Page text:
Federal funding for recreation programs on the Tongass National Forest has been declining in recent years, and in Wrangell, it has led to reduced Forest Service staff and the loss of some services.
Earlier this month, the Wrangell Ranger District held a public meeting to discuss ideas for keeping cabins, trails and campsites maintained in the face of budget cuts. Wrangell residents said they are willing to help the local recreation program, but the U.S. Forest Service’s own rules and practices can get in the way of people trying to volunteer their time or donate money.
About two dozen Wrangell residents expressed various concerns at the meeting, but their main message to the Forest Service was, “Don’t close cabins.”
There are 22 cabins on the Wrangell Ranger District that each receive between eight and 115 reservations a year. One cabin was taken off the reservation system recently, and more cabins with low use could be slated for closure.
As Congress appropriates less and less money for Tongass recreation programs, Wrangell’s seasonal recreation staff has shrunk from four people to just one worker.
Wrangell District Ranger Bob Dalrymple said they don’t have the resources to keep up with cabin maintenance, so the district will try to get help from volunteers and nonprofits. This is part of a region wide strategy the Forest Service describes as a new focus on organizing other entities to work on recreation sites instead of having their own employees do the work.
At the public meeting, Wrangell residents said they want to help the recreation program. They said they would do repair work, shuttle volunteers to remote cabins and donate money.
But District Ranger Bob Dalrymple admitted volunteering for the Forest Service is not that simple.
“It’s pretty clear that we have some obstacles, I guess that don’t make that as easy as it should be,” Dalrymple said. “We are focusing on that, and the whole forest is working on that.”
Depending on the job, volunteering can involve education and safety requirements because the Forest Service incurs liability for its volunteers. And for nonprofits and businesses wanting to circumvent that by offering money to the district, there is no avenue for donating to a cabin maintenance fund.
The Stikine Sportsmen Association has an agreement with the Forest Service to take care of Middle Ridge cabin, but it cannot donate money outright. If a window is broken at the cabin, the association can donate a new window, and the Forest Service staff would install it.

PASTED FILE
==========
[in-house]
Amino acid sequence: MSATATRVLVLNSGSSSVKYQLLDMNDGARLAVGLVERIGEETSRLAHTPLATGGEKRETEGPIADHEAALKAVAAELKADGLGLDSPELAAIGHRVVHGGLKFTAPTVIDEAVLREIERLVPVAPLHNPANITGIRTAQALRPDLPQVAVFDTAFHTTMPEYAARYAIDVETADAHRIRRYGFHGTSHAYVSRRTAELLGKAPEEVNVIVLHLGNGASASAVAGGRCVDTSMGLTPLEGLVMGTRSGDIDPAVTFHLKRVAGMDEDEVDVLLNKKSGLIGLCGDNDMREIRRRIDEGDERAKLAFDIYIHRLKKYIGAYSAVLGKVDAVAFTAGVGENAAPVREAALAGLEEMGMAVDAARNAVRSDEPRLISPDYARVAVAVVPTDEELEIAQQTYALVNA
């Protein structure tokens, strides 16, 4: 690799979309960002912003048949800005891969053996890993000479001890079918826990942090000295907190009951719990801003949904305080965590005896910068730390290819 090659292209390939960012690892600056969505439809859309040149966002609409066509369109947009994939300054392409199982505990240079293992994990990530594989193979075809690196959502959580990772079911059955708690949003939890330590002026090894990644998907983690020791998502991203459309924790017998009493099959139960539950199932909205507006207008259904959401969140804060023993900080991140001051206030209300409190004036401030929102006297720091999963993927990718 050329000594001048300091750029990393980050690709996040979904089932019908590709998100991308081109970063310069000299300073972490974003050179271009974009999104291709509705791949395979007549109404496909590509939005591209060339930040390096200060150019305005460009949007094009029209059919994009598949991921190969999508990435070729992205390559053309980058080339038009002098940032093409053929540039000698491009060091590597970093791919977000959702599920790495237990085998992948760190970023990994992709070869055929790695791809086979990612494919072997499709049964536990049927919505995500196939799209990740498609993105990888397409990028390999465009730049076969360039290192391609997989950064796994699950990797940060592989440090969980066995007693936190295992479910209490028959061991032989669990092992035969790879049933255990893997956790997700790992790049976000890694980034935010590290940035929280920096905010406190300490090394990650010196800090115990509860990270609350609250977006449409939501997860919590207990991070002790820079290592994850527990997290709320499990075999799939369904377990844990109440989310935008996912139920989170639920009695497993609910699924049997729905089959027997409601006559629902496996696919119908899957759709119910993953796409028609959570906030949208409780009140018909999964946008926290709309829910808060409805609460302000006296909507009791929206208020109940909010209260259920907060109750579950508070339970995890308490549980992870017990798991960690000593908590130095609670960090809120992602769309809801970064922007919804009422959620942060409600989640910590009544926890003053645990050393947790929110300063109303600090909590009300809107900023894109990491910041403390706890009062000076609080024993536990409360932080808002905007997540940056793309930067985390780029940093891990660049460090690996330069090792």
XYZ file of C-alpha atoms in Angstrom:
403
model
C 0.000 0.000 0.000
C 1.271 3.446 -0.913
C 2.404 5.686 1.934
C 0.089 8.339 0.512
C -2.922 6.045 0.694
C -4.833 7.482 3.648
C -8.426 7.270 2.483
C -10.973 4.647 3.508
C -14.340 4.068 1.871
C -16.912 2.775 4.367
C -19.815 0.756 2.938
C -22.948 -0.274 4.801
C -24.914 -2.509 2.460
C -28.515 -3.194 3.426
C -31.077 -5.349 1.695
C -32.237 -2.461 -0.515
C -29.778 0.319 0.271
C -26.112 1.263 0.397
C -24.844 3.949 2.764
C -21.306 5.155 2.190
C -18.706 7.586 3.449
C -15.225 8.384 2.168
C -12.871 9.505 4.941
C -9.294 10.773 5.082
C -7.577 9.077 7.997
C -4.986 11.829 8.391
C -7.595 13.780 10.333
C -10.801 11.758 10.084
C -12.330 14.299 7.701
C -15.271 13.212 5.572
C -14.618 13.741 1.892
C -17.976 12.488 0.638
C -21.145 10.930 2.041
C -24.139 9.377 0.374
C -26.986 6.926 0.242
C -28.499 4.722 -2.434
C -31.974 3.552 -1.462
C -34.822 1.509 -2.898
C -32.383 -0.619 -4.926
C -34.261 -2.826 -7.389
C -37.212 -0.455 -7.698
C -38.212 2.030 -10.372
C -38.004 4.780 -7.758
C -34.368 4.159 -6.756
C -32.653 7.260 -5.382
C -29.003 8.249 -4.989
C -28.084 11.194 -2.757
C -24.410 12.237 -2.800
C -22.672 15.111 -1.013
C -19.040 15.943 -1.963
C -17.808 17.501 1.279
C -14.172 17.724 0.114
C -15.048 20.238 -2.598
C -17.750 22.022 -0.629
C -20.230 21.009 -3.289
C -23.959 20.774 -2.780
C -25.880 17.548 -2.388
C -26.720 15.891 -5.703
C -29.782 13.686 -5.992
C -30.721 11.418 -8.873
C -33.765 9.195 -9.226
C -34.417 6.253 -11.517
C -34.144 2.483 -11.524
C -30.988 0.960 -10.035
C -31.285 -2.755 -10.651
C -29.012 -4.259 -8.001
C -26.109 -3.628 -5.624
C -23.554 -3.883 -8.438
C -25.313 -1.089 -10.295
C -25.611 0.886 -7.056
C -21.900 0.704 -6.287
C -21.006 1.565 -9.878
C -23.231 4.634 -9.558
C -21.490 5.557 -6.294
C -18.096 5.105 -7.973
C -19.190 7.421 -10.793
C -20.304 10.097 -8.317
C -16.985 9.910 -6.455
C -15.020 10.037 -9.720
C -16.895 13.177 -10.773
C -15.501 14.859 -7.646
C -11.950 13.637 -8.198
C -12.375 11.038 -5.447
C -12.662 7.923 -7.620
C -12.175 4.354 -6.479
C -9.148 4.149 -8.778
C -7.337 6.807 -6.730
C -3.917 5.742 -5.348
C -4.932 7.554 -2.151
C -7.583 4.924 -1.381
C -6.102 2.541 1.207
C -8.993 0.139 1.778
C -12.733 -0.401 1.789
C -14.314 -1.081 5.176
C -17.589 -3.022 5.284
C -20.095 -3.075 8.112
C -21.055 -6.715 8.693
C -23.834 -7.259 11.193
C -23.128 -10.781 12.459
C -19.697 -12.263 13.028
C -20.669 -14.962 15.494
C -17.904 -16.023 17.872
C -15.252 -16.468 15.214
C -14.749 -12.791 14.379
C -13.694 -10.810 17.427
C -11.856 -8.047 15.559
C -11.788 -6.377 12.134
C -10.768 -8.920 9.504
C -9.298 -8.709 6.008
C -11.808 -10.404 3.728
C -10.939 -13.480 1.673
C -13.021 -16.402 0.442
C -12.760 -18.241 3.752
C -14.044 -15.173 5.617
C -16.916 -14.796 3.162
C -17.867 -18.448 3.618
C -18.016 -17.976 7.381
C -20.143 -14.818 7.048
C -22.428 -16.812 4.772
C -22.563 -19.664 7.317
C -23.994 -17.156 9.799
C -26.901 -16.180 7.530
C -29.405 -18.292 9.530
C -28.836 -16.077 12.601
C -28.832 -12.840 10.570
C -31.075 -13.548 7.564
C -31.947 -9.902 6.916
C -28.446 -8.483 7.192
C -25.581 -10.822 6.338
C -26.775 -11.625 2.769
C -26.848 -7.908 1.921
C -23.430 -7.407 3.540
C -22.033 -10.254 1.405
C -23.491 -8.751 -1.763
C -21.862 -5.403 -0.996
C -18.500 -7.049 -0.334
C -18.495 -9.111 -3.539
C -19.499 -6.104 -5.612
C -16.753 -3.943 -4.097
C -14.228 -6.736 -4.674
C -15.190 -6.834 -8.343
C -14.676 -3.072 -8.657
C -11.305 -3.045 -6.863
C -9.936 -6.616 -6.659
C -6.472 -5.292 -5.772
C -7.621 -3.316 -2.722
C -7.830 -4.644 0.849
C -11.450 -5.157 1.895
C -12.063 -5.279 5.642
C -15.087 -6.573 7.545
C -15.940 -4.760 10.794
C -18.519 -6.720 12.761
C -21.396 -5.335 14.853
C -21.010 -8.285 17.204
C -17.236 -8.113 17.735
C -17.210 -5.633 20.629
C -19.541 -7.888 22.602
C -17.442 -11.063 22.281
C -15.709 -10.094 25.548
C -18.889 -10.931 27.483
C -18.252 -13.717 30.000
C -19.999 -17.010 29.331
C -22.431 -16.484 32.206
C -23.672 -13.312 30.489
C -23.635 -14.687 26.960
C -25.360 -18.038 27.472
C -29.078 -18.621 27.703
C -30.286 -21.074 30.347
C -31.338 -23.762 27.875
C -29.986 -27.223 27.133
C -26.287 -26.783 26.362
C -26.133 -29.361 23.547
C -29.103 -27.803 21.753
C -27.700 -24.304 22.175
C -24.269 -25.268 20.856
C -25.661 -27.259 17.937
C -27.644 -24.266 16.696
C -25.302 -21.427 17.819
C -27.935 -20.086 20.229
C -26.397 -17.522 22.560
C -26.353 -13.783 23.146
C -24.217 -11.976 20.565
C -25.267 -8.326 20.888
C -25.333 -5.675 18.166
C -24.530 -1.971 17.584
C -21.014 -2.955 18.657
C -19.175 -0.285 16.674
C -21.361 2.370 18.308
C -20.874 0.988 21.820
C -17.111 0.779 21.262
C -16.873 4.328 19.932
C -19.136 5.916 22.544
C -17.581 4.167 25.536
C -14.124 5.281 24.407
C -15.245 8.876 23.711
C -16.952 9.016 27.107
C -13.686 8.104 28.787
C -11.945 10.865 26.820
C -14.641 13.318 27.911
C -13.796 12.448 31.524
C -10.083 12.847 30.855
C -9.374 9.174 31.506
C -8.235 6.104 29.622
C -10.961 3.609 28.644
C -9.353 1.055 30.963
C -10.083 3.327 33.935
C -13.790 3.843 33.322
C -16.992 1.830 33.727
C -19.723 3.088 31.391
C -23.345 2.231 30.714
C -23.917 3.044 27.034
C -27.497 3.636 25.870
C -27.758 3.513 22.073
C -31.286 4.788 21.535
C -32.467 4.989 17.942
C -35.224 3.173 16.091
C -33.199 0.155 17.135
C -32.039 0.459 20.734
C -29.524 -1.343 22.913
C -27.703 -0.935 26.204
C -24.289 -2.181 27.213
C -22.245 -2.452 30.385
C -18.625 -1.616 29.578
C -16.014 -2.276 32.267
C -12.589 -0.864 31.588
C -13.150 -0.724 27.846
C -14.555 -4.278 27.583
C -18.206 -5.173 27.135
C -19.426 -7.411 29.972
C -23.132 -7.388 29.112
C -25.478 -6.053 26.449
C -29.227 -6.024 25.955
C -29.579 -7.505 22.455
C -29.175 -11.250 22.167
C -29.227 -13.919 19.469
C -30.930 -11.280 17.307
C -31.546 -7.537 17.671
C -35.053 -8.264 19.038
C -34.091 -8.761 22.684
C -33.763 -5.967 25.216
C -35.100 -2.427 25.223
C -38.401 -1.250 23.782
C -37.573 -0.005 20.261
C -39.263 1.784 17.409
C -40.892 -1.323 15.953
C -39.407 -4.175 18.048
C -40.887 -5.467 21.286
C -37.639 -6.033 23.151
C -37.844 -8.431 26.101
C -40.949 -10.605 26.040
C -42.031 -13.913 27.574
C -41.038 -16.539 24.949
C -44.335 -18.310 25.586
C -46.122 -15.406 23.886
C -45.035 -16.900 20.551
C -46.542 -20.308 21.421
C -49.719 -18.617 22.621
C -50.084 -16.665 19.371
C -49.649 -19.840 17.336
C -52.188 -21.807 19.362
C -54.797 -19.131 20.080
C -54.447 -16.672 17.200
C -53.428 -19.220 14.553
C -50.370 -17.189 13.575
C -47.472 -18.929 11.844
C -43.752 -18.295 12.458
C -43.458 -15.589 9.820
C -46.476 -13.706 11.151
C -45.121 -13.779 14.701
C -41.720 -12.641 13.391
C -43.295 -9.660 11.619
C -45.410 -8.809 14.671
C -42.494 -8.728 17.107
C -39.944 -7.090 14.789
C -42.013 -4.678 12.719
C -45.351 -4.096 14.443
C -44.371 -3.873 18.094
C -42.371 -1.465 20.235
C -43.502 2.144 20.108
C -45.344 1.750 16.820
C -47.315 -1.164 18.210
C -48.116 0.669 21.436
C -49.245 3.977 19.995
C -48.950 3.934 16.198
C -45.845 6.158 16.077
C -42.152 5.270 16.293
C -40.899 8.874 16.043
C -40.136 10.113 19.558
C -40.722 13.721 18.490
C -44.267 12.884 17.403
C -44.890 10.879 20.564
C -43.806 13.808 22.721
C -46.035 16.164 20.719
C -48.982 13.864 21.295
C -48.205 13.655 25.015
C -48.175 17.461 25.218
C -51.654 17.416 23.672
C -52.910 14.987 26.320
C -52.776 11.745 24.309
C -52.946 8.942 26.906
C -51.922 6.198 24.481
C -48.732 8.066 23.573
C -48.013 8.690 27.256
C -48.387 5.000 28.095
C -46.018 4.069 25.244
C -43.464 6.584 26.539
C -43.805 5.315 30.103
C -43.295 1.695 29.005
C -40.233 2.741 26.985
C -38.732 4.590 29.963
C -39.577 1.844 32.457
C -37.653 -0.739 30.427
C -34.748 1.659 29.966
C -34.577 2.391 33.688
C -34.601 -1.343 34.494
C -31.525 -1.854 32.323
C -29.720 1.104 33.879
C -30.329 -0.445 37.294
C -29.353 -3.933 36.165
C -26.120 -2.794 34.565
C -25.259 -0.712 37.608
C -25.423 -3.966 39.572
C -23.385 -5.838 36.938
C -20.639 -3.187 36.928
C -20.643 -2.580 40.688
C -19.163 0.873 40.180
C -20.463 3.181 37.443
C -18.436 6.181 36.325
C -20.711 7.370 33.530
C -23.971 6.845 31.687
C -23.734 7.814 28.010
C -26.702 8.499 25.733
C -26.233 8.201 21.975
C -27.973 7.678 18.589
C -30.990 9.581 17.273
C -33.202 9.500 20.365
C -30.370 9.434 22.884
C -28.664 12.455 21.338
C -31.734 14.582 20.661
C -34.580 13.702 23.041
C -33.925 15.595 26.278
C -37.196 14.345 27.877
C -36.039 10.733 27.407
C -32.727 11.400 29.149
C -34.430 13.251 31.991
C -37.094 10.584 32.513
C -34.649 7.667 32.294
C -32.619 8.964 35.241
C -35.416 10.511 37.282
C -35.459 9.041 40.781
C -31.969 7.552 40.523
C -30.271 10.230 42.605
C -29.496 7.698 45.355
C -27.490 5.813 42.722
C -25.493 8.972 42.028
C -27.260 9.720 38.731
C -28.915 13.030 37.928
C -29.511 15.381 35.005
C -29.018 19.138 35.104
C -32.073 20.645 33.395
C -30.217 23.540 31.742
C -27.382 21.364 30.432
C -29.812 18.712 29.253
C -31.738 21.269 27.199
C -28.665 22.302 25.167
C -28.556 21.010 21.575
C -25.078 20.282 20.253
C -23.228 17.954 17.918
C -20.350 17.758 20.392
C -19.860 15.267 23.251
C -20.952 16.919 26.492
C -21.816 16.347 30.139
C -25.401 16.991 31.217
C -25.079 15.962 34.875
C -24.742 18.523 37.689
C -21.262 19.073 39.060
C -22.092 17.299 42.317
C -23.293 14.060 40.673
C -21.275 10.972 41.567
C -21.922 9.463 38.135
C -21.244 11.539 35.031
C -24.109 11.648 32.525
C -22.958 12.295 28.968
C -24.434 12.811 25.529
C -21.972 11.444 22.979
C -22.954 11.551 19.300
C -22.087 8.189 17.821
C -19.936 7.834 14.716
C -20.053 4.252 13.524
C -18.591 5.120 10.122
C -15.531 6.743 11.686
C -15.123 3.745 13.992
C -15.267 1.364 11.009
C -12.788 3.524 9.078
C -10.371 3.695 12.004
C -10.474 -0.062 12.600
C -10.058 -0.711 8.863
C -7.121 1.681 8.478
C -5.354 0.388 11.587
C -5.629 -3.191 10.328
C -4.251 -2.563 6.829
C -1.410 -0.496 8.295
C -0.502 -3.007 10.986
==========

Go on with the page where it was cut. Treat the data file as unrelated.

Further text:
Dalrymple said he will be working with a Tongass partnership coordinator to see how the district can better collaborate with groups in town. He said the district also needs to do a better job of letting people know about volunteer opportunities, and that it’s clear the district needs someone to coordinate volunteer work.
Former recreation staff member Bob Lippert said he tried to do that when he worked for the Forest Service. He expressed frustration with the conversation that took place at the meeting because those topics have been discussed within the Forest Service for a few years.
“This whole budget crisis, it didn’t just happen overnight. It’s been talked about since 2012,” Lippert said. “So I feel like it was just a blatant lack of preparation and kind of ignoring what was being said.”
Lippert said the budget situation is serious, but he thinks the recreation program could be in a better place now if some things had been done differently. Mainly, he wanted the maintenance crew leader position to be filled a few years ago.
“You still need at least a skeleton crew of people that have the skills and knowledge of how to get everywhere, even if you have a cadre of volunteers,” Lippert said. “That was the one battle I fought the hardest, was to get that position filled. If that position would’ve been filled, regardless of the budget situation, it would’ve been a lot better.”
Now, the Forest Service has a hiring freeze in place.
Lippert said volunteering is great, but there are certain things volunteers probably don’t want to do, like burn waste from outhouses. So he thinks for this strategy to work, either more staff is needed, or private contractors would have to get involved.
“That statement about being conveners rather than doers came out in early 2014, and I don’t really know what that means,” Lippert said. “I haven’t really seen what the Forest Service is doing regarding that. I’m not sure who they’re convening to do the doing.”
Lippert added that the recreation staff on the district has been asking to have a public meeting on this topic for two years.
Closing down low-use cabins and partnering with other organizations are not the only strategies the Forest Service has for dealing with the funding decline. They will reduce services, which Wrangell has seen in the form of not having firewood provided at cabins and campsites. They will increase fees, which already happened for all cabins in Alaska. The Forest Service might also increase fees for the Anan Wildlife Observatory.
If it does come down to getting rid of cabins, decisions will be based on how often they are used.
Dalrymple said if Wrangell residents fix something at a recreation site or clear a trail, they should let the district office know.
“We do have to track our volunteer hours that people help us with,” Dalrymple said. “It goes into a national database, but that’s good to do because then that database is used to funnel money to encourage more of that kind of work.”
He also encouraged people to tell the Forest Service if anything on the district requires maintenance.
At the end of the public meeting, Brenda Schwartz-Yeager urged residents to write to Congress because that is where Tongass recreation funding decisions are made.